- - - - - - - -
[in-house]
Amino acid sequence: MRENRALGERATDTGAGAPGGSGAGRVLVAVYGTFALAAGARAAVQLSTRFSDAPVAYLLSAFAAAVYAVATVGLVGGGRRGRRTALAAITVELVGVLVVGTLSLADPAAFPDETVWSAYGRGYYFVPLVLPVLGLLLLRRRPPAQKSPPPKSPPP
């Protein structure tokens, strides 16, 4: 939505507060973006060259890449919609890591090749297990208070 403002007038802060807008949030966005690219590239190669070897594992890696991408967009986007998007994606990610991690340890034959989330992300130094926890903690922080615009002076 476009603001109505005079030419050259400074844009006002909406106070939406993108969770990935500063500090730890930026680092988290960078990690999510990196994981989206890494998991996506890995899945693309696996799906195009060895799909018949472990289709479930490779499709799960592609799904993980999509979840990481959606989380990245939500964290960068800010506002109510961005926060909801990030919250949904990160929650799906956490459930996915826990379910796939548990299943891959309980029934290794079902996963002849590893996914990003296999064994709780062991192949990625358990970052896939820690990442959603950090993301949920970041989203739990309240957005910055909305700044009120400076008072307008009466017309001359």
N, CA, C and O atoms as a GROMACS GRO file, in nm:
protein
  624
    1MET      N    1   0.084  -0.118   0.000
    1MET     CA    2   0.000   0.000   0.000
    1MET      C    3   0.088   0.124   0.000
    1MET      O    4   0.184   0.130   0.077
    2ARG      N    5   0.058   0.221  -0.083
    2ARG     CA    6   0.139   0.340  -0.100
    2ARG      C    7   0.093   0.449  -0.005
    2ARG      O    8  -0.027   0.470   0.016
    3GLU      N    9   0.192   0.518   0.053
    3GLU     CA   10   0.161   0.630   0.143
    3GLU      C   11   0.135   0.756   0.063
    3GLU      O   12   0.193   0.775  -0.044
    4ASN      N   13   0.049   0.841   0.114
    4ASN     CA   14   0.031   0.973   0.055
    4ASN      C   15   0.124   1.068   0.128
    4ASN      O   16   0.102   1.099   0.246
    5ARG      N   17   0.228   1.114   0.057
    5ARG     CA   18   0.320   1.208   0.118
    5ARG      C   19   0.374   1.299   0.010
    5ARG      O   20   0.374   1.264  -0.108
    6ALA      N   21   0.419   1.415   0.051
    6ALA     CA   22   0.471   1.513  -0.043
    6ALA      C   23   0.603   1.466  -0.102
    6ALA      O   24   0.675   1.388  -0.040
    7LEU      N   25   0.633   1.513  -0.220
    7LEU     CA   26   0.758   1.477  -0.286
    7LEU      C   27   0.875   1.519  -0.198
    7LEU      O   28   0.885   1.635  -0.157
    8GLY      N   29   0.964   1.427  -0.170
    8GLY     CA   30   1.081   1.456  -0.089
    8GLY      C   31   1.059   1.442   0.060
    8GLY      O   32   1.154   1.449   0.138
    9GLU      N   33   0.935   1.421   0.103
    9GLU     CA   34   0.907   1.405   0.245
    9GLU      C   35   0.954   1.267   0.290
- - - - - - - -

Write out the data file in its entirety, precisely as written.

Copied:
[in-house]
Amino acid sequence: MRENRALGERATDTGAGAPGGSGAGRVLVAVYGTFALAAGARAAVQLSTRFSDAPVAYLLSAFAAAVYAVATVGLVGGGRRGRRTALAAITVELVGVLVVGTLSLADPAAFPDETVWSAYGRGYYFVPLVLPVLGLLLLRRRPPAQKSPPPKSPPP
């Protein structure tokens, strides 16, 4: 939505507060973006060259890449919609890591090749297990208070 403002007038802060807008949030966005690219590239190669070897594992890696991408967009986007998007994606990610991690340890034959989330992300130094926890903690922080615009002076 476009603001109505005079030419050259400074844009006002909406106070939406993108969770990935500063500090730890930026680092988290960078990690999510990196994981989206890494998991996506890995899945693309696996799906195009060895799909018949472990289709479930490779499709799960592609799904993980999509979840990481959606989380990245939500964290960068800010506002109510961005926060909801990030919250949904990160929650799906956490459930996915826990379910796939548990299943891959309980029934290794079902996963002849590893996914990003296999064994709780062991192949990625358990970052896939820690990442959603950090993301949920970041989203739990309240957005910055909305700044009120400076008072307008009466017309001359």
N, CA, C and O atoms as a GROMACS GRO file, in nm:
protein
  624
    1MET      N    1   0.084  -0.118   0.000
    1MET     CA    2   0.000   0.000   0.000
    1MET      C    3   0.088   0.124   0.000
    1MET      O    4   0.184   0.130   0.077
    2ARG      N    5   0.058   0.221  -0.083
    2ARG     CA    6   0.139   0.340  -0.100
    2ARG      C    7   0.093   0.449  -0.005
    2ARG      O    8  -0.027   0.470   0.016
    3GLU      N    9   0.192   0.518   0.053
    3GLU     CA   10   0.161   0.630   0.143
    3GLU      C   11   0.135   0.756   0.063
    3GLU      O   12   0.193   0.775  -0.044
    4ASN      N   13   0.049   0.841   0.114
    4ASN     CA   14   0.031   0.973   0.055
    4ASN      C   15   0.124   1.068   0.128
    4ASN      O   16   0.102   1.099   0.246
    5ARG      N   17   0.228   1.114   0.057
    5ARG     CA   18   0.320   1.208   0.118
    5ARG      C   19   0.374   1.299   0.010
    5ARG      O   20   0.374   1.264  -0.108
    6ALA      N   21   0.419   1.415   0.051
    6ALA     CA   22   0.471   1.513  -0.043
    6ALA      C   23   0.603   1.466  -0.102
    6ALA      O   24   0.675   1.388  -0.040
    7LEU      N   25   0.633   1.513  -0.220
    7LEU     CA   26   0.758   1.477  -0.286
    7LEU      C   27   0.875   1.519  -0.198
    7LEU      O   28   0.885   1.635  -0.157
    8GLY      N   29   0.964   1.427  -0.170
    8GLY     CA   30   1.081   1.456  -0.089
    8GLY      C   31   1.059   1.442   0.060
    8GLY      O   32   1.154   1.449   0.138
    9GLU      N   33   0.935   1.421   0.103
    9GLU     CA   34   0.907   1.405   0.245
    9GLU      C   35   0.954   1.267   0.290